Monitoring of pyrrolizidine alkaloids in herbal medicines
This study attempted to measure the amount of 28 pyrrolizidine alkaloids in two herbal medicinal samples, Farfarae Flos and Lithospermi Radix. Ten samples of each herbal medicine were used for determination of the content of 28 pyrrolizidine alkaloids. The quantitative analysis was conducted with the matrix-matched analysis. Most of the PAs were pretreated using MCX-SPE cartridge, whereas a part of PAs contained with high content in two herbal medicines were pretreated by 50% extraction method without using SPE cartridge. In the quantitative analysis, the MRM conditions of each PA established as shown on Table 1 were used. The contents of PAs in each sample were determined with triplicate samples (n = 3).
Results and discussion
Optimization of analysis method
Recently, our laboratory developed a LC–MS/MS method to determine 28 PAs in herbal medicines by referring to the BfR method  and LC–MS/MS methods reported previously. The developed analysis method is comprised of a combination such as extraction using 0.05 M H2SO4 in 50% methanol and purification by MCX-SPE cartridge and LC–MS/MS analysis (Table 2). Through a previous study, we confirmed that the MCX-SPE cartridge entirely indicated to be better recoveries for 28 PAs than those of DSC-C18 SPE cartridge, used at the BfR method. That is, when the DSC-C18 SPE cartridge was used, 3 PAs such as Europin N-oxide, Intermedine N-oxide and Lycopsamine N-oxide indicated very low recovery rates (< 40%) even if the most PAs showed ~ 80% of recoveries. Also, Senkirkin revealed a high recovery rate, displaying ~ 150%. However, the MCX-SPE cartridge showed entirely satisfactory recovery in 28 PAs. Based on these results, the proposed analysis method selected the cation-exchange MCX-SPE cartridge to remove unnecessary components, which could interfere with the precise quantitative analysis, instead of DSC-C18 SPE cartridge used in BfR method. However, the developed method employed the same mobile phase used at BfR method, which was consisted of eluent A (0.1% formic acid in 5 mM ammonium formate) and eluent B (0.1% formic acid plus 5 mM ammonium formate in 100% methanol). The developed LC–MS/MS analysis method used the MRM conditions as shown in Table 1. The quantitative ions and confirmation ions in some PAs were selected as different ions values compared with those of the BfR method. However, the MRM conditions established in our laboratory showed great selectivity against 28 PAs in the mixed standard PA solution (Fig. 3).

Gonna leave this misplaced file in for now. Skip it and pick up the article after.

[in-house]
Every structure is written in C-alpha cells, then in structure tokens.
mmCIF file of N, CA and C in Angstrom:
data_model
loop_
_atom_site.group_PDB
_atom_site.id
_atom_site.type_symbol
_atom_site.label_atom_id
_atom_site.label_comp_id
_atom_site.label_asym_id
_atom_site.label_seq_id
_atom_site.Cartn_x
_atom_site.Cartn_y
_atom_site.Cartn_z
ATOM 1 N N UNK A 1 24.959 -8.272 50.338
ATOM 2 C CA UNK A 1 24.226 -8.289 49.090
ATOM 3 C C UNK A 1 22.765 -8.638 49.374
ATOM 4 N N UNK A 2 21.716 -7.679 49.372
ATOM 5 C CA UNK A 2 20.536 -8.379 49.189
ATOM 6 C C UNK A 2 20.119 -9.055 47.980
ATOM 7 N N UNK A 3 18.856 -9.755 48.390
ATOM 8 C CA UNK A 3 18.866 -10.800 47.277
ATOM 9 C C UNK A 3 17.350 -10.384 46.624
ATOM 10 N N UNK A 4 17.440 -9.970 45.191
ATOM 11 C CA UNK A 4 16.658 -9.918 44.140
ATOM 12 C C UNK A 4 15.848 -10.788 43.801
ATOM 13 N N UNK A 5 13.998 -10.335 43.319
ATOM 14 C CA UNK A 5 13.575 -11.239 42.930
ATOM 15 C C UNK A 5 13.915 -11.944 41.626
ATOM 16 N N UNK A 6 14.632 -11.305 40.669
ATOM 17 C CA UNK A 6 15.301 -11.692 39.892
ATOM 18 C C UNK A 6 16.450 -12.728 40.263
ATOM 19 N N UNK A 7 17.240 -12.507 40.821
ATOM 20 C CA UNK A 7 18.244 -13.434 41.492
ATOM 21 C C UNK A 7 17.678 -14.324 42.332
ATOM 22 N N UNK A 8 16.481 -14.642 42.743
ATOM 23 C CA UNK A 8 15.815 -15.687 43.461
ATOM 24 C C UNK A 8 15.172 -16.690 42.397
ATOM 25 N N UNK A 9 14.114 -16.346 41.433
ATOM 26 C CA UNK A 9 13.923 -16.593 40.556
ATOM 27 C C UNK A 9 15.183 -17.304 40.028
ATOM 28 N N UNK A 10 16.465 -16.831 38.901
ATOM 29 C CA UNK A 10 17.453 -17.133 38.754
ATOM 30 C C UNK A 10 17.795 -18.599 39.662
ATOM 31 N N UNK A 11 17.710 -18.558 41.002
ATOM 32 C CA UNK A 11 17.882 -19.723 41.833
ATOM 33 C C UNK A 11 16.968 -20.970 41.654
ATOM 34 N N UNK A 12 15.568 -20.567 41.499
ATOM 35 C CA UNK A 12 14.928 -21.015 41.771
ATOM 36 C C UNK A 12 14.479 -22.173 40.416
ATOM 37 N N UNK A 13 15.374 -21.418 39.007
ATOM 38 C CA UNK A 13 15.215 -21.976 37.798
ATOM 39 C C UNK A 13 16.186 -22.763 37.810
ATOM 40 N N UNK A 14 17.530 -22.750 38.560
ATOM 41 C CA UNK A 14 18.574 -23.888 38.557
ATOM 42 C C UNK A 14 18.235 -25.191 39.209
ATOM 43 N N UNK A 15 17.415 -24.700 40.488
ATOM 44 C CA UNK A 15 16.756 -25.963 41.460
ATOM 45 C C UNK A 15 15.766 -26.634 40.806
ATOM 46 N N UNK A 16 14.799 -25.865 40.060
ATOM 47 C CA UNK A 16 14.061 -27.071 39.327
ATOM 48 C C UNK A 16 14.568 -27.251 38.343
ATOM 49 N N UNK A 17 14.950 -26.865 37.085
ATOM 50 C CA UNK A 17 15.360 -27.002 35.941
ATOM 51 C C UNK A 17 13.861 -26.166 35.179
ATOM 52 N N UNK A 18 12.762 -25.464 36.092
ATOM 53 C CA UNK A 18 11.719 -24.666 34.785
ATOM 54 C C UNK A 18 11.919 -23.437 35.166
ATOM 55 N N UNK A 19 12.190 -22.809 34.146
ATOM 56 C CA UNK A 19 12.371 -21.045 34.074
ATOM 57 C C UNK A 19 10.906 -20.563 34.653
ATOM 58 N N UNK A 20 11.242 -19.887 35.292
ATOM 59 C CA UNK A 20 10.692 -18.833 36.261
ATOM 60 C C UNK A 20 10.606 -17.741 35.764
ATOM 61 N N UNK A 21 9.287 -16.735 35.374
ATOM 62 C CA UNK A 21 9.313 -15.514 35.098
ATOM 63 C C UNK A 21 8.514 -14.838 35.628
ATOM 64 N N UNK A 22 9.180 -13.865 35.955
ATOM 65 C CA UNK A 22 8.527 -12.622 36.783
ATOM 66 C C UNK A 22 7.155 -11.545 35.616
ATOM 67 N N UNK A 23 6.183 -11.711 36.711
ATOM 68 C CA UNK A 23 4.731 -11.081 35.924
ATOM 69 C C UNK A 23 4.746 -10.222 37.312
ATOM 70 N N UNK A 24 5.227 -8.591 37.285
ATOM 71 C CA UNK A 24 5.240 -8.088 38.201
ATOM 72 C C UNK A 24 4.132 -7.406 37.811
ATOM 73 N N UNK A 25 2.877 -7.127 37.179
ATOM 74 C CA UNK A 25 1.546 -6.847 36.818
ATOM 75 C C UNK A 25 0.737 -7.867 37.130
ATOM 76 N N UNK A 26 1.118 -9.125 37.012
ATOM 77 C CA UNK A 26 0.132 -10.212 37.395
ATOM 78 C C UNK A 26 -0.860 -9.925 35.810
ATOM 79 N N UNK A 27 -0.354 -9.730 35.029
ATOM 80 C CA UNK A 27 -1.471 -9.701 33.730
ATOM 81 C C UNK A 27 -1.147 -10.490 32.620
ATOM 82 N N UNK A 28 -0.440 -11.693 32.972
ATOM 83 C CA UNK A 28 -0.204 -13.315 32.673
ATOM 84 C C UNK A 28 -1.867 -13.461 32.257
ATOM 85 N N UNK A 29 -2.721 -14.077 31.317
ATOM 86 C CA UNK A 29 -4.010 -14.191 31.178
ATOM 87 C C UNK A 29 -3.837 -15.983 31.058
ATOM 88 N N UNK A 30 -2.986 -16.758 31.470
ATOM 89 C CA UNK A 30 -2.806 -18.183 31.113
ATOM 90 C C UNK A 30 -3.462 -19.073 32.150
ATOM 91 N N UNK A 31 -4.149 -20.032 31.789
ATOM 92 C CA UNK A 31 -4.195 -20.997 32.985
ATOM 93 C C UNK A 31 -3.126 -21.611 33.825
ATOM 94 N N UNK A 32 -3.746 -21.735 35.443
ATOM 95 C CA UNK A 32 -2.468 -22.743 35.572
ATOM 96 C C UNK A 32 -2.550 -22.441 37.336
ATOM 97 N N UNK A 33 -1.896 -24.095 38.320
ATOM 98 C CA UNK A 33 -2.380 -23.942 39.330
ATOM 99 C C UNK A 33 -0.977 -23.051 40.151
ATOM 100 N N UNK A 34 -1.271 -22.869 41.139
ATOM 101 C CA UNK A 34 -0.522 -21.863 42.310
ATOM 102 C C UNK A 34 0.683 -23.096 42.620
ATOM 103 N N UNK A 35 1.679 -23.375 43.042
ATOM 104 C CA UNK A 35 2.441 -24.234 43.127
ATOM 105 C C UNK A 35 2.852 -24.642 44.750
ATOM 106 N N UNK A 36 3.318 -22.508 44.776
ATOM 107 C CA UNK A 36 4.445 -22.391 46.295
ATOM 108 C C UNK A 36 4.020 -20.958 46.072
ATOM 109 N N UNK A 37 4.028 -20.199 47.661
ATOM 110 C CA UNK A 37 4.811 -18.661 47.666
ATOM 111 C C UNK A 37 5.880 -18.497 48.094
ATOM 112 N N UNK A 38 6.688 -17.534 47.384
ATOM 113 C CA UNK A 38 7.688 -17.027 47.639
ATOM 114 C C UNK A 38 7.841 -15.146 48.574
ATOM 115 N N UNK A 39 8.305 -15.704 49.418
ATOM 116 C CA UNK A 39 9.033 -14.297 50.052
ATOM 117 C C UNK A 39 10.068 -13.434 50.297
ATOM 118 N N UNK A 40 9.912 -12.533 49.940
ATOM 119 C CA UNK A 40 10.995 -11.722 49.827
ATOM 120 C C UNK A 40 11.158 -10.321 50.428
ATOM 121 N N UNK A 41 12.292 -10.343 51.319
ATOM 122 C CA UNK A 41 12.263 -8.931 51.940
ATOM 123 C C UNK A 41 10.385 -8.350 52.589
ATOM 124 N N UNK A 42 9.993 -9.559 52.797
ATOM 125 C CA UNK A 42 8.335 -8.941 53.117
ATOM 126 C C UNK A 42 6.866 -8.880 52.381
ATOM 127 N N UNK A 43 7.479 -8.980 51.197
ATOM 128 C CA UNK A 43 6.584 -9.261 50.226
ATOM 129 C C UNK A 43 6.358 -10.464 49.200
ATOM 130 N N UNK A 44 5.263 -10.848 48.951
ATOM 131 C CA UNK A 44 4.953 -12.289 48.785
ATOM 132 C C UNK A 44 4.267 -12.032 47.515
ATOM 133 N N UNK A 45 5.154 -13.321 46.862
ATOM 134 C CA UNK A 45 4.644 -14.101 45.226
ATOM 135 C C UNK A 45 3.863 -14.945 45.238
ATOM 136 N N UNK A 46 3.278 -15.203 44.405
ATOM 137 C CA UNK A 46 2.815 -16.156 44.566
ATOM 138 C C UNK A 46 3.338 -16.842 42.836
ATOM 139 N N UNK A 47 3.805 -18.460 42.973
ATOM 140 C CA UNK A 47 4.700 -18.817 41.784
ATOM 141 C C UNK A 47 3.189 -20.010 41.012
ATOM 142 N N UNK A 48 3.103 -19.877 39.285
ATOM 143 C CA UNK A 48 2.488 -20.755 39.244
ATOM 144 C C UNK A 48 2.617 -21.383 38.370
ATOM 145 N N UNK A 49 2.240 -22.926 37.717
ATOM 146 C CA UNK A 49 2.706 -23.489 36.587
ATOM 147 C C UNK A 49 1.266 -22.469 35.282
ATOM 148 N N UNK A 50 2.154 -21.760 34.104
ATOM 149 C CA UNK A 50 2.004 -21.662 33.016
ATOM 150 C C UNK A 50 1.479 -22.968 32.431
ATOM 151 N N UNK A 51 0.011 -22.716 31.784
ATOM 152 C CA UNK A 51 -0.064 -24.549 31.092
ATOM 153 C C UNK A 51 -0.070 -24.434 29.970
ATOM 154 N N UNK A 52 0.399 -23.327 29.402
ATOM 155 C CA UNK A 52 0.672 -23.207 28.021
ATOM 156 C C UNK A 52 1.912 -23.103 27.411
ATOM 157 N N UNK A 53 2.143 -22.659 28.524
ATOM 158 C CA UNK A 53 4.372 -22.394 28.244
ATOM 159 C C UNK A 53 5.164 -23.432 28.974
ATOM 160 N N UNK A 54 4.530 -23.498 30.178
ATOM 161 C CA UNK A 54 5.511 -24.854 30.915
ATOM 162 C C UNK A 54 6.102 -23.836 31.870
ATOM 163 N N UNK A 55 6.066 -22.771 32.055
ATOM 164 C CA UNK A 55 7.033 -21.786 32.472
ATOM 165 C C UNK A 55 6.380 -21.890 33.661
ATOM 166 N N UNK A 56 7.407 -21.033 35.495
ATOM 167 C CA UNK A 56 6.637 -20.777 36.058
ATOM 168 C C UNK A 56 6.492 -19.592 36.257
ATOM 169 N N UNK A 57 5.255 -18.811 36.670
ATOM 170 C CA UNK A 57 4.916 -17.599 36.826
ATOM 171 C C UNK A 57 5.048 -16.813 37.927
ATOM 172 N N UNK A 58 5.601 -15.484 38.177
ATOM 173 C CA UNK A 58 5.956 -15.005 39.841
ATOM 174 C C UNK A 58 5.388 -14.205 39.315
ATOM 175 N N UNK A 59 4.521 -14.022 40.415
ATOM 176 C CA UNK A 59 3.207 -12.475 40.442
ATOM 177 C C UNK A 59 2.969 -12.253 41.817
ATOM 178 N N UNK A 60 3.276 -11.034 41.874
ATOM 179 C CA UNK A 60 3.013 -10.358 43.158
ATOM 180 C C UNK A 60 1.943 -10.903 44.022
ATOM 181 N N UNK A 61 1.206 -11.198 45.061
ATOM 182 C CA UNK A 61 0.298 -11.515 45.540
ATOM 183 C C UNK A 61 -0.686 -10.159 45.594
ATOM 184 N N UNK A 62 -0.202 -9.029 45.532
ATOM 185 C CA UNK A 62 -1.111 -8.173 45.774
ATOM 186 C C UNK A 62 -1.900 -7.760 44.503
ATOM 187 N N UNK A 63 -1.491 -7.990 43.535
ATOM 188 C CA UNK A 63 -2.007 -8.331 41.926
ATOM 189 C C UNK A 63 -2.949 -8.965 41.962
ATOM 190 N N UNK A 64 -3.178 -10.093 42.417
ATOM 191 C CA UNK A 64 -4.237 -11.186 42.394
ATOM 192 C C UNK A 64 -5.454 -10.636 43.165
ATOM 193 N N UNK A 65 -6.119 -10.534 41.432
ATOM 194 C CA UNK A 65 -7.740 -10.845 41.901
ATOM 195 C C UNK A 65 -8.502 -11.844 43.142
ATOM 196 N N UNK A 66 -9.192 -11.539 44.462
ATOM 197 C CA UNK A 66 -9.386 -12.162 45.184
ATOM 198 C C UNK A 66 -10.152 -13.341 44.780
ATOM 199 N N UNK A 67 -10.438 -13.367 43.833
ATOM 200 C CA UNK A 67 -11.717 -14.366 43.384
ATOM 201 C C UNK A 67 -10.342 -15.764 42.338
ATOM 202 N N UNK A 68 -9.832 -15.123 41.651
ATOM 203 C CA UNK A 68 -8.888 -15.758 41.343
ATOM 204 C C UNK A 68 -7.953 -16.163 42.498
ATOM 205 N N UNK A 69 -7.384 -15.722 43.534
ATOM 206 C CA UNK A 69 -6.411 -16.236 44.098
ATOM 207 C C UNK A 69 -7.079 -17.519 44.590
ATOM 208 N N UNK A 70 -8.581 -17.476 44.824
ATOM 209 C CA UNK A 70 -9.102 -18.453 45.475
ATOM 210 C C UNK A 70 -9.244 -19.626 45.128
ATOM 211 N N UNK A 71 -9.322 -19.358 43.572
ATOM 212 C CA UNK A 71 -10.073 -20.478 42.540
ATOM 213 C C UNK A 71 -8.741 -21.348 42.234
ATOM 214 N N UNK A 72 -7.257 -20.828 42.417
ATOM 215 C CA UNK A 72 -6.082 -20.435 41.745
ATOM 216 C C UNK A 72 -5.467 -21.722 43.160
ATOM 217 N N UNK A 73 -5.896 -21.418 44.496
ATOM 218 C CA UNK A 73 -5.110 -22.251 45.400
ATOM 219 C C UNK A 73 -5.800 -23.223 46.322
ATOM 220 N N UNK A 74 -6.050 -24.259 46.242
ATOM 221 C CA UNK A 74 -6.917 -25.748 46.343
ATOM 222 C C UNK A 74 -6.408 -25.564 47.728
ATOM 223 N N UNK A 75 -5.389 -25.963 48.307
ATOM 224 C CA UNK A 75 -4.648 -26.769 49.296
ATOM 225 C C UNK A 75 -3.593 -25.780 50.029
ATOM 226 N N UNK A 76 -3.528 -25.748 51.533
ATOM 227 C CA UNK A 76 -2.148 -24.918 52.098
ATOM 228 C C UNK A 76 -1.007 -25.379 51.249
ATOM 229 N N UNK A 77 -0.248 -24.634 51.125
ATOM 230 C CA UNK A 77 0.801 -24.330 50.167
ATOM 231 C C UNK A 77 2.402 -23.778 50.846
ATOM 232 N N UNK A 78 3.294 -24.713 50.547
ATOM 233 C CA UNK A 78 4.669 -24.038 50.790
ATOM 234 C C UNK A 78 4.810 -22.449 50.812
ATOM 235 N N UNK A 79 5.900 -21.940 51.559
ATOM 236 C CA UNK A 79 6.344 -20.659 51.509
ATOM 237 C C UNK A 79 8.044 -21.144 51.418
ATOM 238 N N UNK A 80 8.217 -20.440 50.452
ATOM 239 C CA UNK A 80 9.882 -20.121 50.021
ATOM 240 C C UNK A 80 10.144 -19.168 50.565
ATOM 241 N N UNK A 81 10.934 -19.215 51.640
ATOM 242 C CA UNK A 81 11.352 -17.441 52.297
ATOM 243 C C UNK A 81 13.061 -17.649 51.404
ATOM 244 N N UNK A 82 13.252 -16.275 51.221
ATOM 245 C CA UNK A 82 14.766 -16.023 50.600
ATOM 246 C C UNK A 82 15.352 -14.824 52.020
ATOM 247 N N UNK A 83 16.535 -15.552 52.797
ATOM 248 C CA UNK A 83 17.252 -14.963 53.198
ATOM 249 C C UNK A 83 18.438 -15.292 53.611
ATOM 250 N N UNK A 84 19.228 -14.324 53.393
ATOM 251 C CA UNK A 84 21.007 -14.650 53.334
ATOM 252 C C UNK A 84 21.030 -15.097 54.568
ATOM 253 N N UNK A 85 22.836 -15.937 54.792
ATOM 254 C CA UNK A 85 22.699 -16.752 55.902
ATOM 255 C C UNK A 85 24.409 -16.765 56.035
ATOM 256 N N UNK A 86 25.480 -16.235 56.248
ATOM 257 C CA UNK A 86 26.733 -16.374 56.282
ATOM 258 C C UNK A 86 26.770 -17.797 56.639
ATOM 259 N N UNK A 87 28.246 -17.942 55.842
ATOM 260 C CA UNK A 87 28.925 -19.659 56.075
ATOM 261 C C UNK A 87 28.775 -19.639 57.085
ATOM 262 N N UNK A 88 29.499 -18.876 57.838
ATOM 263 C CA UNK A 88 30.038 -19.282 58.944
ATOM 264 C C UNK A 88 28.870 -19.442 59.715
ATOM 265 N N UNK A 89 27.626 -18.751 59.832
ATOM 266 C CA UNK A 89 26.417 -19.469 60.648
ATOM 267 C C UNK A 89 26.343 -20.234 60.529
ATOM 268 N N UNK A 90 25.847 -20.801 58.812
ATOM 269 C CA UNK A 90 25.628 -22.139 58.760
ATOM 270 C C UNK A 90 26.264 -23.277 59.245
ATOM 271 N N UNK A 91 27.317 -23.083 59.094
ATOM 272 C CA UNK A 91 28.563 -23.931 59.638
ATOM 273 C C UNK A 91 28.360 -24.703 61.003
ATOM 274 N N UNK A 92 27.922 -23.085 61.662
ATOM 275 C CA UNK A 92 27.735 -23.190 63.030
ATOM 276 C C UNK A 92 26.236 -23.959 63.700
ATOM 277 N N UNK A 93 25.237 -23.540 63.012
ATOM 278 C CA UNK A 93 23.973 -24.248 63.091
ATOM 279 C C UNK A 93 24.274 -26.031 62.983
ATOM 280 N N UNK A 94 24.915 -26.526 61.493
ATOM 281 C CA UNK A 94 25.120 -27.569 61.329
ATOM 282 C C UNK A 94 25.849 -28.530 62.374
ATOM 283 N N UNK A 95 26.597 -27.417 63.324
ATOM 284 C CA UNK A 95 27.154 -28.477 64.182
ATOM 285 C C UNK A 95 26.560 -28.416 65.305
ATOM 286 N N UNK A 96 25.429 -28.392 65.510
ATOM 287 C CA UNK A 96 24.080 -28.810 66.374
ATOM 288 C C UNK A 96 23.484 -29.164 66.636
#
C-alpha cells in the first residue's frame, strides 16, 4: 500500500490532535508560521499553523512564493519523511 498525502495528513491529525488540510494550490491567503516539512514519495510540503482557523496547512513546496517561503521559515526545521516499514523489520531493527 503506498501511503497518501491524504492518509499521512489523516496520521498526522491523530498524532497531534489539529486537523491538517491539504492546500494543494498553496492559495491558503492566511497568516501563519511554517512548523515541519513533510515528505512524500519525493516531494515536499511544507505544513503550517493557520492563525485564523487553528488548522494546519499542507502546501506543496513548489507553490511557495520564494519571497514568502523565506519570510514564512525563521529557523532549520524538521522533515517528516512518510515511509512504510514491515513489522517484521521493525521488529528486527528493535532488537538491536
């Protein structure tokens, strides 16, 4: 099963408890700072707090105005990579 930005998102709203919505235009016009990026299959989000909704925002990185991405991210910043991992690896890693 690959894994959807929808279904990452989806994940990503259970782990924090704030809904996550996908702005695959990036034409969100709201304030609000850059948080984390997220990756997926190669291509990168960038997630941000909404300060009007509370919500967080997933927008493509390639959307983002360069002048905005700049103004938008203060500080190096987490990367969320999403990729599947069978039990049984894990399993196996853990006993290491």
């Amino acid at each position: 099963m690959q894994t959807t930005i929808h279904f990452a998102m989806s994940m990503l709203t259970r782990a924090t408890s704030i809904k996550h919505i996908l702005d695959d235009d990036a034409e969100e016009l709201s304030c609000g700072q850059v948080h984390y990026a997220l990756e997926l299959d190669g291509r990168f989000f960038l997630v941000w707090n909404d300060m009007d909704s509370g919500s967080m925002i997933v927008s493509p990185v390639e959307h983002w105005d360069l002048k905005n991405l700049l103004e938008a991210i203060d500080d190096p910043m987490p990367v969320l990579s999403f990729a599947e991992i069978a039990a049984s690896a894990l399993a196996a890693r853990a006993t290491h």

As the LC–MS/MS analysis method characterized by a high specificity and sufficient sensitivity can measure PAs of the concentration range (1 μg/kg to 3 mg/kg) . As the tandem mass spectrometry based on the MRM technique (multiple reaction monitoring transitions) is suitable analysis technology for determination of trace amount the analytes.
Employment of new extraction using 50% MeOH
After developing the LC–MS/MS analysis method for determination in our laboratory, we validated the LC–MS/MS method against the herbal medicines such as Atractylodis Rhizoma Alba, Chrysanthmi Flos, Leonuri Herba, Gastrodiae Rhizoma, and Glycyrrhizae Radix. This study was to validate the developed LC–MS/MS method against Farfarae Flos and Lithospermi Radix (Fig. 2). However, unlike othr herbal medicines, there was difficulty in performance of the validation study of the two herbal medicines. That is, we found that Farfarae Flos contained 3 PAs including Senecionine, Senecionine N-oxide, Senkirkine, whereas Lithospermi Radix had 5 PAs such as Echimedine, Echimedine N-oxide, Intermedine, and Intermedine N-oxide, Lycopsamine N-oxide through the preliminary test.